Interesting Feedback on Boring Site

An interesting thing happened on Cameron Moll’s Authentic Boredom site the other day: readers clamored for more. After writing an good Photoshop how-to article on a technique that he used in one of his projects, Cameron received a level of feedback that you don’t see much of on design blogs. His readers wanted more than just a “how-to”, they wanted to know “why”.

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An interesting thing happened on Cameron Moll’s Authentic Boredom site the other day: readers clamored for more. After writing an good Photoshop how-to article on a technique that he used in one of his projects, Cameron received a level of feedback that you don’t see much of on design blogs. His readers wanted more than just a “how-to”, they wanted to know “why”. (despite the title of the article declaring it as a how-to)

I read several design blogs like Cameron’s, and from time to time I pick up a useful technique, but I usually don’t see comments like this. I’m wondering if this is the result of the amazing amount of information out there: we have so many highly-focused blogs that people are learning very quickly and tool learning soon becomes old hat. For example, “photoshop tutorial” returns 9 million+ results on Google. They won’t all be actual tutorials, or even good ones, but it certainly isn’t hard to find many decent ones. After you’re comfortable with the tool (Photoshop has been around for years), as I presume many of Cameron’s readers are, techniques aren’t really all that interesting anymore.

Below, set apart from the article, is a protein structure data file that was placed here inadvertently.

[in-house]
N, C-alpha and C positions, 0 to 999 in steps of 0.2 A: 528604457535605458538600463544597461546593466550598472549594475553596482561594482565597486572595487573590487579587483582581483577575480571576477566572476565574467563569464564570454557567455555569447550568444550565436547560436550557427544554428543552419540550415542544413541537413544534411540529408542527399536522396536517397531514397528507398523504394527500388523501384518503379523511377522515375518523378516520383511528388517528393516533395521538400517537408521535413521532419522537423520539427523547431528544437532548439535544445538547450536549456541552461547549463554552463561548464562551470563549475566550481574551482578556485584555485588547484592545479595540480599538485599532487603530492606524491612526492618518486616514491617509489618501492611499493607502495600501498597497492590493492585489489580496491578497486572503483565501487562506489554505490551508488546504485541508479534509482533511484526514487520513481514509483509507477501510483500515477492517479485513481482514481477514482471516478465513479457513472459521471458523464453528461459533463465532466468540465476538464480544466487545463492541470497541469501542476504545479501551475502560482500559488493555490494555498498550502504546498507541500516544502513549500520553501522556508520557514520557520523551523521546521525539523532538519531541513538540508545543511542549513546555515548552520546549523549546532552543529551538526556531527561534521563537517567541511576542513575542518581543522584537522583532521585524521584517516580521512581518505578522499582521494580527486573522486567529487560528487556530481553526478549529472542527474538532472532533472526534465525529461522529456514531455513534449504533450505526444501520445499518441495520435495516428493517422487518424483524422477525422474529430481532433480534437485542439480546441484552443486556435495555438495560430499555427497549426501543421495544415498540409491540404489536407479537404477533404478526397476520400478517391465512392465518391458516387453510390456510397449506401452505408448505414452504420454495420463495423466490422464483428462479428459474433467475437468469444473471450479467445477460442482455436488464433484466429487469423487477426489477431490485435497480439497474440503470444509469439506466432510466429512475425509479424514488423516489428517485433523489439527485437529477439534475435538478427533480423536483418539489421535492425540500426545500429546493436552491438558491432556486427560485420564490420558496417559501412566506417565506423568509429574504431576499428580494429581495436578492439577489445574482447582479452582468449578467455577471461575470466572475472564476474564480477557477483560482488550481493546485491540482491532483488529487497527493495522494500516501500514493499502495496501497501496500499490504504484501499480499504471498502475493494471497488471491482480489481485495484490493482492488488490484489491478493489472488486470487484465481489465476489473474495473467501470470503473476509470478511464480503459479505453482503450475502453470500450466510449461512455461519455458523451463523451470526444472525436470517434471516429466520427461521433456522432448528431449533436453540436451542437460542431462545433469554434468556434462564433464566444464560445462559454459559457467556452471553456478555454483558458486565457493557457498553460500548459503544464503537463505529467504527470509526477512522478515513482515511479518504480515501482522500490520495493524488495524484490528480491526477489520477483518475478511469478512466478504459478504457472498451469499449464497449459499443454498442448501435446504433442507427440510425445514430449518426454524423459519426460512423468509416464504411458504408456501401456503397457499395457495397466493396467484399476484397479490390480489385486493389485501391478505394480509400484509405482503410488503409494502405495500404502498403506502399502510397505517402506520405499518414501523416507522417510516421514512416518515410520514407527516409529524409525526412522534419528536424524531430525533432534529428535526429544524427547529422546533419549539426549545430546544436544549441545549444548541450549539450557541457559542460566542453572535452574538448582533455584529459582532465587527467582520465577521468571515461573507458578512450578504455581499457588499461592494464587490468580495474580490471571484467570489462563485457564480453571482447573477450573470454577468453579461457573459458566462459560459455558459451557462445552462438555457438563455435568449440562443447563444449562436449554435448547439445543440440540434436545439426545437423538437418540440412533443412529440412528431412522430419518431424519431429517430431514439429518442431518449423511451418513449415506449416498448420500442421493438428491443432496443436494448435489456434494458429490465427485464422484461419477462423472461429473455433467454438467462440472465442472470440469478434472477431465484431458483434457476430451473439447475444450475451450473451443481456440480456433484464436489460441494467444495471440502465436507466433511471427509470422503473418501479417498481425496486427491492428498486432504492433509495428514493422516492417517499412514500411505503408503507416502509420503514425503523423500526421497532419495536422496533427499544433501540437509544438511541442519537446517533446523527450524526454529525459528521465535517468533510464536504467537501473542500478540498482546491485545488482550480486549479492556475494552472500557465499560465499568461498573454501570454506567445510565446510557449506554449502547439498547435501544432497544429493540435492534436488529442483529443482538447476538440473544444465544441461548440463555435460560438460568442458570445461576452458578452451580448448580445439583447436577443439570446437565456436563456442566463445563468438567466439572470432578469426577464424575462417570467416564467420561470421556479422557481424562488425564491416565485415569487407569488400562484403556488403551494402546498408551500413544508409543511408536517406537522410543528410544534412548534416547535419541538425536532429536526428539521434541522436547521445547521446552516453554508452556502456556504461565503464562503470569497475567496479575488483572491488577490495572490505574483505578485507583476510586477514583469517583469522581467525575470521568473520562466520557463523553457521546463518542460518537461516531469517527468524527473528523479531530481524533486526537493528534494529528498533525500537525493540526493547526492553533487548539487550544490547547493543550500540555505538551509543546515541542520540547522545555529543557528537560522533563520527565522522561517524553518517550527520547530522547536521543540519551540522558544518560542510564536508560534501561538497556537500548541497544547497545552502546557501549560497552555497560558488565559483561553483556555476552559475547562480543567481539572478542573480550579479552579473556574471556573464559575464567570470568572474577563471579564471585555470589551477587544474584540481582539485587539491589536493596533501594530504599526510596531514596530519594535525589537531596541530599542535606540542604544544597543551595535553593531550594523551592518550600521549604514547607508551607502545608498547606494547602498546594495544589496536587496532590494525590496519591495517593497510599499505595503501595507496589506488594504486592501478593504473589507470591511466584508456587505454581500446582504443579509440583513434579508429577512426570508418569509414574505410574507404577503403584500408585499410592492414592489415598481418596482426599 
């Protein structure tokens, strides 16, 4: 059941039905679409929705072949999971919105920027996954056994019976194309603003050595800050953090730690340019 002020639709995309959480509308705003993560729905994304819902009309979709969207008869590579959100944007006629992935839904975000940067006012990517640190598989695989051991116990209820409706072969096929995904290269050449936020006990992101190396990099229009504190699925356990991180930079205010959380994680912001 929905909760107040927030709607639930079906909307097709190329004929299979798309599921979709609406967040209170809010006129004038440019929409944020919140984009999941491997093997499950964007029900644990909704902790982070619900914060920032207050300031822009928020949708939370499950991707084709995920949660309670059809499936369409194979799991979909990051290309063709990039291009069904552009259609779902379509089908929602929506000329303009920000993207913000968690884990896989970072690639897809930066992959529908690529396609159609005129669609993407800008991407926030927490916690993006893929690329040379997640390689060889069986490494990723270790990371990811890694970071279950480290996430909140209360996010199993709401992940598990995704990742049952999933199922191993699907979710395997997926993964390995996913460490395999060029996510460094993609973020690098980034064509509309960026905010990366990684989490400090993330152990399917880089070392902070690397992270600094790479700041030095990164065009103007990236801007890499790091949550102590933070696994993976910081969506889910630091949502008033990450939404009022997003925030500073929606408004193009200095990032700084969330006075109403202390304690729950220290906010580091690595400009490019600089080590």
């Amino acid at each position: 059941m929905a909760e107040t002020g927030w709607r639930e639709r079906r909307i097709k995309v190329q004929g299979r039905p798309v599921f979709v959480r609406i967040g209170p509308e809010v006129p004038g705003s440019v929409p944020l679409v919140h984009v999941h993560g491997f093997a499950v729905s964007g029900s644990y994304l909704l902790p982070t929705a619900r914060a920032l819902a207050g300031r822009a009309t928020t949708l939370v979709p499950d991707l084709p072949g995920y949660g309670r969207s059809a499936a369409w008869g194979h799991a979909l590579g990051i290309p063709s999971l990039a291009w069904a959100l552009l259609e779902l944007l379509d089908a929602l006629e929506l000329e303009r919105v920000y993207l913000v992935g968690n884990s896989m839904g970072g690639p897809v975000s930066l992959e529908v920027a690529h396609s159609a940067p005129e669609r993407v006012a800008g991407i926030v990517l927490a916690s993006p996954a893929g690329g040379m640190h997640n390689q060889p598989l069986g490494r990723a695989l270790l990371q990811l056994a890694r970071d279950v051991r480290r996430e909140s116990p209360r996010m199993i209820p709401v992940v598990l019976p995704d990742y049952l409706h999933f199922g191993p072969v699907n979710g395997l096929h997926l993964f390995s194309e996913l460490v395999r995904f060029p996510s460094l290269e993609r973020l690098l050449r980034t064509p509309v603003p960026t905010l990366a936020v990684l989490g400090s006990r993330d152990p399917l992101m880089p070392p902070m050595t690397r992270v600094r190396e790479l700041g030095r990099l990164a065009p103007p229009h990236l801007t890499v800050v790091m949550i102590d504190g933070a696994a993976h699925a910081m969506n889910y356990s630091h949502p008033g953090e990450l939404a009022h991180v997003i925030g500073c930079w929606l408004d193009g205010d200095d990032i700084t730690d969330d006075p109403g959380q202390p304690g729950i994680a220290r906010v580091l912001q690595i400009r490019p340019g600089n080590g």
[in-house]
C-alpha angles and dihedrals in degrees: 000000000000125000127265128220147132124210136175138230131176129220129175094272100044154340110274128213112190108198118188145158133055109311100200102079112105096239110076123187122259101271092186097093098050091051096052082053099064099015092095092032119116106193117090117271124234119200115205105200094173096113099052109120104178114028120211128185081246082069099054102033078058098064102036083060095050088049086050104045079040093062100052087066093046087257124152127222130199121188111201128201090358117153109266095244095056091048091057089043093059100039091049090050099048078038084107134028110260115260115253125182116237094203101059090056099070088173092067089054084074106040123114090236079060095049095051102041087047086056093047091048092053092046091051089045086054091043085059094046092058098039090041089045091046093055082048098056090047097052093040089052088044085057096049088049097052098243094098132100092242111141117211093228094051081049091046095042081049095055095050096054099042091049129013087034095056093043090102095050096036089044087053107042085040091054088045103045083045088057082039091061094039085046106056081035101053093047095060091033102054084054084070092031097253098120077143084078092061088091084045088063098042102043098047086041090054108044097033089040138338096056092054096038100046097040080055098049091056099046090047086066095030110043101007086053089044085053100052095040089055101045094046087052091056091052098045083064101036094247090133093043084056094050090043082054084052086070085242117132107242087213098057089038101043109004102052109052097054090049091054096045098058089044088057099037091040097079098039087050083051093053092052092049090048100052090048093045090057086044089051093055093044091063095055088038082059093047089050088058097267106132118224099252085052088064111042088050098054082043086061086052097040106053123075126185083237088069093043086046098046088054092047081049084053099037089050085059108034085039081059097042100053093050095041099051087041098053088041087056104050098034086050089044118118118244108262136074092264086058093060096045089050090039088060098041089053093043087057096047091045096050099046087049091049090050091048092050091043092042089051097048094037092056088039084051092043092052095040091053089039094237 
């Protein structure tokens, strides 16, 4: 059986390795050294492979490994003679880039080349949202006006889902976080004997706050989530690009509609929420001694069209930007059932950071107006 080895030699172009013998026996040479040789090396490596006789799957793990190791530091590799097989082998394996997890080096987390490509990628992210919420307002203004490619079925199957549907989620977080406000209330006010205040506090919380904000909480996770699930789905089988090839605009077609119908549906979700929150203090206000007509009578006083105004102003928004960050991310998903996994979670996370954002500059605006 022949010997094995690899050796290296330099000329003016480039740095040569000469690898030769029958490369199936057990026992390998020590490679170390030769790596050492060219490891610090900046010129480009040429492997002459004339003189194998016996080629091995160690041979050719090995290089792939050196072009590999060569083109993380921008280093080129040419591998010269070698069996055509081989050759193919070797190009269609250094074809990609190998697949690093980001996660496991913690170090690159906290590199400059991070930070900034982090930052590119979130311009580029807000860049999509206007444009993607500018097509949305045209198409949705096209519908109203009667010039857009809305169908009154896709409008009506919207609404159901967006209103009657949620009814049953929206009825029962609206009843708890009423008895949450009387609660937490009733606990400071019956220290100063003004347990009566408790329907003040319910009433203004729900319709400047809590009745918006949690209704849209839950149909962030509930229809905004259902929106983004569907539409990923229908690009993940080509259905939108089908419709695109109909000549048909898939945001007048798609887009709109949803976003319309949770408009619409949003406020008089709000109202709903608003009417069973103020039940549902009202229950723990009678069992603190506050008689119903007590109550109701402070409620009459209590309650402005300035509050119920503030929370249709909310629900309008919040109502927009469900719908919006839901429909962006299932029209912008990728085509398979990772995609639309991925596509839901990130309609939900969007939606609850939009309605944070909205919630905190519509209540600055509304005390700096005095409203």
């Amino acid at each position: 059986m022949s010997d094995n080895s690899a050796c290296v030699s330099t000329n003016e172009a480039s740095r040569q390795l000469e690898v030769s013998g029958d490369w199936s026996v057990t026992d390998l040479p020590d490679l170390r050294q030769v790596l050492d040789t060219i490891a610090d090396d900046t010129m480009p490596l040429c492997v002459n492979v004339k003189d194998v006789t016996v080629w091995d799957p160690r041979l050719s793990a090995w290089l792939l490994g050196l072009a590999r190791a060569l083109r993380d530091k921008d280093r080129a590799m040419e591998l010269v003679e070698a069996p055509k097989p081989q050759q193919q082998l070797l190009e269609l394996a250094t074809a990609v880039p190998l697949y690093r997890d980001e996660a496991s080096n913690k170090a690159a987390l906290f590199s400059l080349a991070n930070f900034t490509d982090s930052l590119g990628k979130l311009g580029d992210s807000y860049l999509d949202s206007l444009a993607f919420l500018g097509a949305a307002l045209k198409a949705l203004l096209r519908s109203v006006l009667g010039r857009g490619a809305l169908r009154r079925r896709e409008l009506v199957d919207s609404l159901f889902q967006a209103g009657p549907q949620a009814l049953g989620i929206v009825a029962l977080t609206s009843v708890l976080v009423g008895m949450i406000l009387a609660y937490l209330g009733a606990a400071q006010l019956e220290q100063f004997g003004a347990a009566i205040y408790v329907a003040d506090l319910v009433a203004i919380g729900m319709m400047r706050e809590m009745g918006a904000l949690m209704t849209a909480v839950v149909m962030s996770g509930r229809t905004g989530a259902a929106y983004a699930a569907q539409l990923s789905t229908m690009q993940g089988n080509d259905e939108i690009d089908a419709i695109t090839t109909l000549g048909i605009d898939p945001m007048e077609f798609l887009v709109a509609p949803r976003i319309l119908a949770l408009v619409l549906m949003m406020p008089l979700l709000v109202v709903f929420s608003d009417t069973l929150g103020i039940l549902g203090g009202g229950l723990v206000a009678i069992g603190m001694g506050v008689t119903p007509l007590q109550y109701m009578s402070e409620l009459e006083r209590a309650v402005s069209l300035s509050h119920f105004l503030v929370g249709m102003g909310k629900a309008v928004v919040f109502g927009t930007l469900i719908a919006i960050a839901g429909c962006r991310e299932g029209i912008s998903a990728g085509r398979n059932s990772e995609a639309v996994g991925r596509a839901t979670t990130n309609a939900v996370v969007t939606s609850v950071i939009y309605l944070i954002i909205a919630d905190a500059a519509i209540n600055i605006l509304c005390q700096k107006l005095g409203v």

Tools are easy, or at least they take a finite amount of time of learning to use them well. It’s the theory that’s hard and takes a lot of time. Imagine how many people out there are writing programming code to do something that just isn’t useful. Imagine all the dot com busts and billions of lines of code created by brilliant programmers who didn’t know what to make, but they sure knew how to make it. In this case, Cameron’s readers wanted to know why he would make certain design decisions instead of how he actually implemented them.

Also, Cameron commented that he thought that there would be as many readers who wanted to know the “how” as wanted to know the “why”. This may be true, but because I haven’t seen many comments like the ones left on this post I wonder if we’re witnessing a subtle change in the type or quality of content that designers are looking for. Could it be that because of the quality of personal blogs that people’s expectations of them are rising?

The “why” will always be interesting. Why did you choose that typeface? Why did you choose those colors, that layout, that shape, etc. That’s the real insight, the most important factors in the design. It’s kind of like life and relationships: the “why?” is the interesting and important part.

Published: May 23rd, 2005

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